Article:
I think his lack of contract has less to do with his abilities and more of a numbers game. He's got skills but only one season of NHL experience so he's still a big question of will he be able to keep up his production. With the cap dropping and teams not having much flexibility I think they would rather take risks on Dmen or Goaltending. Even if he doesn't fit on the Devils he will definitely sign somewhere, once teams get an idea of what their rosters look like and what prospects are and are not ready I think at least one team would be willing to take a chance with his potential. Thats why I want him playing here.
Not to duplicate Triumph's comment, but Montreal is much more Anglo-friendly than QC. The Habs have their French traditions and there are parts of Montreal that are more "French" than others, but you can still get along pretty well there if you only speak English (unless you're the head coach, the captain, or in the front office). As for Ottawa, that's more a function of it being the national capital and being on the Ontario-Quebec border. I don't think anyone really expects you to do anything in French if you're playing for the Sens.
True, I don't know too much about Quebec and I've only been to Montreal once, I just remember it being very "French". I was just surprised by the comment that the French language barrier would stop expansion and/or slow it down, as there are teams that use French as a language to communicate with fans and conduct business. I get what your saying about Montreal being done more for visibility rather than assembling a French only team, and the Senators being very close to Quebec as well so its just a simple fact on engaging the potential fanbase. I was just saying that I don't see anything that would set a precedent that would make me believe that there is a serious bias against Francophone teams.
and just to further the discussion: Are you saying that Quebec City would be a "French" team first and unfriendly towards anglophones? (Sort of justifying the argument towards lukewarm support for expansion into the market) or just that their identity is different than Montreal and its not exactly a 1:1 comparison?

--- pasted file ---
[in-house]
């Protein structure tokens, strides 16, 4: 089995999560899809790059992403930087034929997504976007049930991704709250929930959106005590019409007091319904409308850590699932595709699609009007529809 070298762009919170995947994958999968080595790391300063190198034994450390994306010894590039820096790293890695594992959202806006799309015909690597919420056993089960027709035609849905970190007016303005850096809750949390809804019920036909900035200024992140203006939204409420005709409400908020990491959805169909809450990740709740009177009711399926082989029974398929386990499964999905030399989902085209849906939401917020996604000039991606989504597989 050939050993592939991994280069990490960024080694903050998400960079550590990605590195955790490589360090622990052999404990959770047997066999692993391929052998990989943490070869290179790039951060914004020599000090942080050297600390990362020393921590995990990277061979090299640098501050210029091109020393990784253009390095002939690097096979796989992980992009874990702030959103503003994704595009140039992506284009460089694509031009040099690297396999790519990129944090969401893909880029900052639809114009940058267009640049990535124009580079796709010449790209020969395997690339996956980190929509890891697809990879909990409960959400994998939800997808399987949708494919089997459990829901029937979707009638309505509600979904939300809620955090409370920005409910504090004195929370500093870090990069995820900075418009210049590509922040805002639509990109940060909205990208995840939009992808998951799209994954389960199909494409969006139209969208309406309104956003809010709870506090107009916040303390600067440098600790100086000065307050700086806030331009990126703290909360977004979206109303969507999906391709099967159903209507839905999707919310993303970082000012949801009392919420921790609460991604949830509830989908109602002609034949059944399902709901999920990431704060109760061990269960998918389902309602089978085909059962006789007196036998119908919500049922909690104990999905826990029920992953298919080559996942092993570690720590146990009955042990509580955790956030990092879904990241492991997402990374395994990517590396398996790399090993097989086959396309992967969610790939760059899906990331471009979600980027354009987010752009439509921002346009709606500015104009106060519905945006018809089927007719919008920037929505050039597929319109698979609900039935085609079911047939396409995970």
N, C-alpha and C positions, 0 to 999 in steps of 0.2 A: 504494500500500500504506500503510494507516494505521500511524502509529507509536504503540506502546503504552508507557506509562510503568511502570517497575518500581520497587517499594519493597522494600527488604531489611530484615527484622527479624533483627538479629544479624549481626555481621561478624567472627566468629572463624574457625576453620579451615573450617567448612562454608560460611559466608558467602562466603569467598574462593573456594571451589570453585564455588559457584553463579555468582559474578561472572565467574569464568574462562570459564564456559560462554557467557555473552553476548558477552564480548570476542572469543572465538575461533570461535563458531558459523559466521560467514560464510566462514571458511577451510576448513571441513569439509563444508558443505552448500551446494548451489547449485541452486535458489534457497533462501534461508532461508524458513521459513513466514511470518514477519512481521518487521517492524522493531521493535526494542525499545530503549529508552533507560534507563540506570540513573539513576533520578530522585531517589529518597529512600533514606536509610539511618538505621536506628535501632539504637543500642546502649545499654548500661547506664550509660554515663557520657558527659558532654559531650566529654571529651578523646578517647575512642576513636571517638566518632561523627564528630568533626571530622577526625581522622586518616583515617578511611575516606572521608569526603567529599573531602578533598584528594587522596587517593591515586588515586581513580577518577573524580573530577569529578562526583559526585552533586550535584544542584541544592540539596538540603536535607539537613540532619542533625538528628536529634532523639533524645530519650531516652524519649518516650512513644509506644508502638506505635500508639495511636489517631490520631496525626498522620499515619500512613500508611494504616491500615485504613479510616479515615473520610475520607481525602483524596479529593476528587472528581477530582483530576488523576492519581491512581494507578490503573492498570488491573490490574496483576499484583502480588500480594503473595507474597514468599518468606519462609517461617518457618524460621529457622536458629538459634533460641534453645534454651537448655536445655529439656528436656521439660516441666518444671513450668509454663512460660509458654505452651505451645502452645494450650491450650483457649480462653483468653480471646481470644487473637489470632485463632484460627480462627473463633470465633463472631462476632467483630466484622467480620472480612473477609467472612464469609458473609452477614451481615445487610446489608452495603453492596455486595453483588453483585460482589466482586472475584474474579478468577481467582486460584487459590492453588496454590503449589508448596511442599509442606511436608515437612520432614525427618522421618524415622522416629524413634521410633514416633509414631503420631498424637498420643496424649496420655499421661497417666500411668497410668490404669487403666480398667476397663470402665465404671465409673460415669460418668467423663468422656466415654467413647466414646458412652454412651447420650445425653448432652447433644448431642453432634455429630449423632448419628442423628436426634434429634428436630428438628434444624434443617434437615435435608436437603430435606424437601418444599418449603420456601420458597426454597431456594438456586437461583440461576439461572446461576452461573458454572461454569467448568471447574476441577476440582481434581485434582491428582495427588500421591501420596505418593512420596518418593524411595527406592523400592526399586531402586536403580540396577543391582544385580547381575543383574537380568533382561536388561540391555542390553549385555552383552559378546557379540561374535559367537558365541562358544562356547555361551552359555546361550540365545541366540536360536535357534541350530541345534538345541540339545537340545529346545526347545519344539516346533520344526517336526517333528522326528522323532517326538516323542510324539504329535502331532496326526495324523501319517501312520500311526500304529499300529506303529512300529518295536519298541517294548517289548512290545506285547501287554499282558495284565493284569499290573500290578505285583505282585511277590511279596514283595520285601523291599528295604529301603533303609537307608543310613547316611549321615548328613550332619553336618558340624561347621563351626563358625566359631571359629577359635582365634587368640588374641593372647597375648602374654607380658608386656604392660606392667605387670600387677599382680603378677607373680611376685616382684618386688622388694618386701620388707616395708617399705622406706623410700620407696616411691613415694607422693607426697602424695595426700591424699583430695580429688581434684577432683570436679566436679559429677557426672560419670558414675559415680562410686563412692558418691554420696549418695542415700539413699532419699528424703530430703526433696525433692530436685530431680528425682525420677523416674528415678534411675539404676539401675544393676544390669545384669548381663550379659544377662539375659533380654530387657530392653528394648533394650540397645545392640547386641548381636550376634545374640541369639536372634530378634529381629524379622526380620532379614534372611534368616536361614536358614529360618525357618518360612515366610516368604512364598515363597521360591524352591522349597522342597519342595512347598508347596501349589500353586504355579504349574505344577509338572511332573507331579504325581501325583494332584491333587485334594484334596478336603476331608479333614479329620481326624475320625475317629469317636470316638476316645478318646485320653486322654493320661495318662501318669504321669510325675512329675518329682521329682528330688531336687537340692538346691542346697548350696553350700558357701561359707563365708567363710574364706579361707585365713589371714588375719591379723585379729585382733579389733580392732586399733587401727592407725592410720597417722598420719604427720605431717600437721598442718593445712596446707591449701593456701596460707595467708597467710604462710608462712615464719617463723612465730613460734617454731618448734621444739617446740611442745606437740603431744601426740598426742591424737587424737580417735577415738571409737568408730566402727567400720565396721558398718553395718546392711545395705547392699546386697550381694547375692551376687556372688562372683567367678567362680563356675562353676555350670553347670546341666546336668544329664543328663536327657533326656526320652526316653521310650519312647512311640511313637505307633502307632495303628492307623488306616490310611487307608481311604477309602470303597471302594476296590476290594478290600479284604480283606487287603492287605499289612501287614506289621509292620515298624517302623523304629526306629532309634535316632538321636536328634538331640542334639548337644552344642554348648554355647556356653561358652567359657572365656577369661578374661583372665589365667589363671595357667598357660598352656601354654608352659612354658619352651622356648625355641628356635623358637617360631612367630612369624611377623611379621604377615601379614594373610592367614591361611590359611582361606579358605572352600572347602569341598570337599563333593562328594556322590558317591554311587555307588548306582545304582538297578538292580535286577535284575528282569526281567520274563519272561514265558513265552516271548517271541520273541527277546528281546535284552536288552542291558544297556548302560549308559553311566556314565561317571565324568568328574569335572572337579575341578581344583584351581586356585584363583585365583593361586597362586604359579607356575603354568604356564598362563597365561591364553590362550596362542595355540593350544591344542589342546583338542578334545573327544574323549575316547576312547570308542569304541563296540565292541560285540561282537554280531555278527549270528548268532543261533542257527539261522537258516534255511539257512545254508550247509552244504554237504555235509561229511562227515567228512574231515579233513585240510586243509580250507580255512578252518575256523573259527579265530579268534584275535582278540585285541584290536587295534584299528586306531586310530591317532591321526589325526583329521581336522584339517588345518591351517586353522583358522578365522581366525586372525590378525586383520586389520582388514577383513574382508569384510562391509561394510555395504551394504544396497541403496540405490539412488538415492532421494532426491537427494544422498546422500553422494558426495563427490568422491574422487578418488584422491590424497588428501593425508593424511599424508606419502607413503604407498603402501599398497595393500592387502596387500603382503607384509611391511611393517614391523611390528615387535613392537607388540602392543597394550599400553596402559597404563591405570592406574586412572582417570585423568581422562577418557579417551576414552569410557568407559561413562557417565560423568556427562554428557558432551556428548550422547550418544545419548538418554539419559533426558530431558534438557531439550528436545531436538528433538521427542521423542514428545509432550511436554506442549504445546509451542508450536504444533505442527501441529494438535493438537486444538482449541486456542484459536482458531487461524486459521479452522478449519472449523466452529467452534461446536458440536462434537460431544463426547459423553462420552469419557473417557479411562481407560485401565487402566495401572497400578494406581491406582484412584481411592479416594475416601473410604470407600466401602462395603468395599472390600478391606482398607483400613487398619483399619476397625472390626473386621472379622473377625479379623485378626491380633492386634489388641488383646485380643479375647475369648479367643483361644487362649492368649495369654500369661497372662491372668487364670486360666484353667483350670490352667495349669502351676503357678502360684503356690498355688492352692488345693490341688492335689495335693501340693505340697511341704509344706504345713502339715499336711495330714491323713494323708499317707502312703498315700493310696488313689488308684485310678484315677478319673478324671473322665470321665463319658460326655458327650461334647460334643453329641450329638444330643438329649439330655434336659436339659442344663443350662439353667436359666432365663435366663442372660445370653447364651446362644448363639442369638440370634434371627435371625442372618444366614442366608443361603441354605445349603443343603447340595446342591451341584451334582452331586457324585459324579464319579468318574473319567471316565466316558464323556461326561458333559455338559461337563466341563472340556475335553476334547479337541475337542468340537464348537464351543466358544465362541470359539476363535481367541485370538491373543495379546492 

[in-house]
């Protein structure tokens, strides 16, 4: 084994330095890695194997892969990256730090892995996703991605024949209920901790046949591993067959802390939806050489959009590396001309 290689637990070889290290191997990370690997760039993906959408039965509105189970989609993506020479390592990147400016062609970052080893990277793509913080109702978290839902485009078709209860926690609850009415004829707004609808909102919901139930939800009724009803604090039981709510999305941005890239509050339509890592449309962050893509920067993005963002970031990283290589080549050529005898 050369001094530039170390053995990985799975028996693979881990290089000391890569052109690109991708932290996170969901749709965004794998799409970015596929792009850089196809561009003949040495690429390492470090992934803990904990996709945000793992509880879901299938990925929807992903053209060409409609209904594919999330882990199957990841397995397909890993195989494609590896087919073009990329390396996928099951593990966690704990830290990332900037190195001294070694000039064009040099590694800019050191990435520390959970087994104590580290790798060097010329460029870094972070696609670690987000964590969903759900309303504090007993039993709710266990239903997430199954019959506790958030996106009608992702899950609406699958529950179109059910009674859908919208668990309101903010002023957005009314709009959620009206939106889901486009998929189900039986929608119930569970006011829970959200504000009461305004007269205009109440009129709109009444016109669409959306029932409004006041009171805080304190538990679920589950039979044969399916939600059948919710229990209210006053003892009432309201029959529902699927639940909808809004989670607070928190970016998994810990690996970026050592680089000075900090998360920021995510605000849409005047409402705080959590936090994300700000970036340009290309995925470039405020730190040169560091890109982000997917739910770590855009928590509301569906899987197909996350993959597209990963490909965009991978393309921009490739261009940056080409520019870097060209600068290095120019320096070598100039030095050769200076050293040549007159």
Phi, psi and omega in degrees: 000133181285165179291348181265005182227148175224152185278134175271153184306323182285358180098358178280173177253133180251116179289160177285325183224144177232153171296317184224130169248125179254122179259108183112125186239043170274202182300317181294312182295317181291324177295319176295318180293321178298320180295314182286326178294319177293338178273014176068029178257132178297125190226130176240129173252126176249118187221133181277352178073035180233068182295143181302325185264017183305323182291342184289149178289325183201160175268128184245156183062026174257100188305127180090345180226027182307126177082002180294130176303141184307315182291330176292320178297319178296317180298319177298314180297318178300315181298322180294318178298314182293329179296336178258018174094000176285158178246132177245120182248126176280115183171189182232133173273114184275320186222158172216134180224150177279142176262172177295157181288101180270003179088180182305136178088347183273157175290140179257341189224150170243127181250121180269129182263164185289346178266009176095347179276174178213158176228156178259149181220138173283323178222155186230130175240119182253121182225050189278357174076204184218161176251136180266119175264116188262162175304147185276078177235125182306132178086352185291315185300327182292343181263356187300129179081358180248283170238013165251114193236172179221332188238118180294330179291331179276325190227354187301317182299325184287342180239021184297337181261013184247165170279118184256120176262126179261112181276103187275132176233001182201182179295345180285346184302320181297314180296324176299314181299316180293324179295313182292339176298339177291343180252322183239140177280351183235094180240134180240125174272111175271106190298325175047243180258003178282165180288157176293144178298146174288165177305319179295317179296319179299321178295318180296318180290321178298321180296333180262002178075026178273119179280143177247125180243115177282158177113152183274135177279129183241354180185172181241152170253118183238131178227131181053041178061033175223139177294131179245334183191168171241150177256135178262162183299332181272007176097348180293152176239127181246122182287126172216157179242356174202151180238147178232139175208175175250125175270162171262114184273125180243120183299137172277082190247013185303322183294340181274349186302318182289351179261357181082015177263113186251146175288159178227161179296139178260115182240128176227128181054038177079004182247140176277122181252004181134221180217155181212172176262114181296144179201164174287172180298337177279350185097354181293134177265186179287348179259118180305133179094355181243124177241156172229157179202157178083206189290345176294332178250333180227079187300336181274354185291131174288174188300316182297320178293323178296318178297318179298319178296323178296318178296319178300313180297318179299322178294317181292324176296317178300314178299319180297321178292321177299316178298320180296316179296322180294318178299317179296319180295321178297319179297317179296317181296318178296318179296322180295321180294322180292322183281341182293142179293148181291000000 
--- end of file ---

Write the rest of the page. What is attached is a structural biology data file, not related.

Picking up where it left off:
I read it wasn't only financial for quebec, but because they spoke French over English.
That would be odd because Montreal is in Quebec and speaks French too, granted they are 100 years old and an original franchise but French is still the primary language. I think even Ottawa (from just quick visits to 4 of the Canadian team websites) has easy access to a French language version of their site. That seems really odd if thats a thing, especially because of Canada having dual national languages.
Expansion I think can be good. I don't think the talent pool is diluted but rather teams have been mismanaged and just places get stigmas against them. I would love to see the league expand if it meant better tangible things, ie increased revenues, getting rid of the new conference imbalance, more players getting opportunities, potentially more owners giving leverage to the smaller market teams (not saying this would happen but I would love it if Seattle and say Kansas City got teams then instantly took sides with the smaller market teams). The skill argument seems too much in line with a smaller league which I personally don't like the thought of, and Ken Campbell for THN has an article where it constructed 2 expansion teams based on UFA rosters, looking at those between those 2 UFA teams and an expansion draft I believe that the skill is there, now its just up to the league's business interests.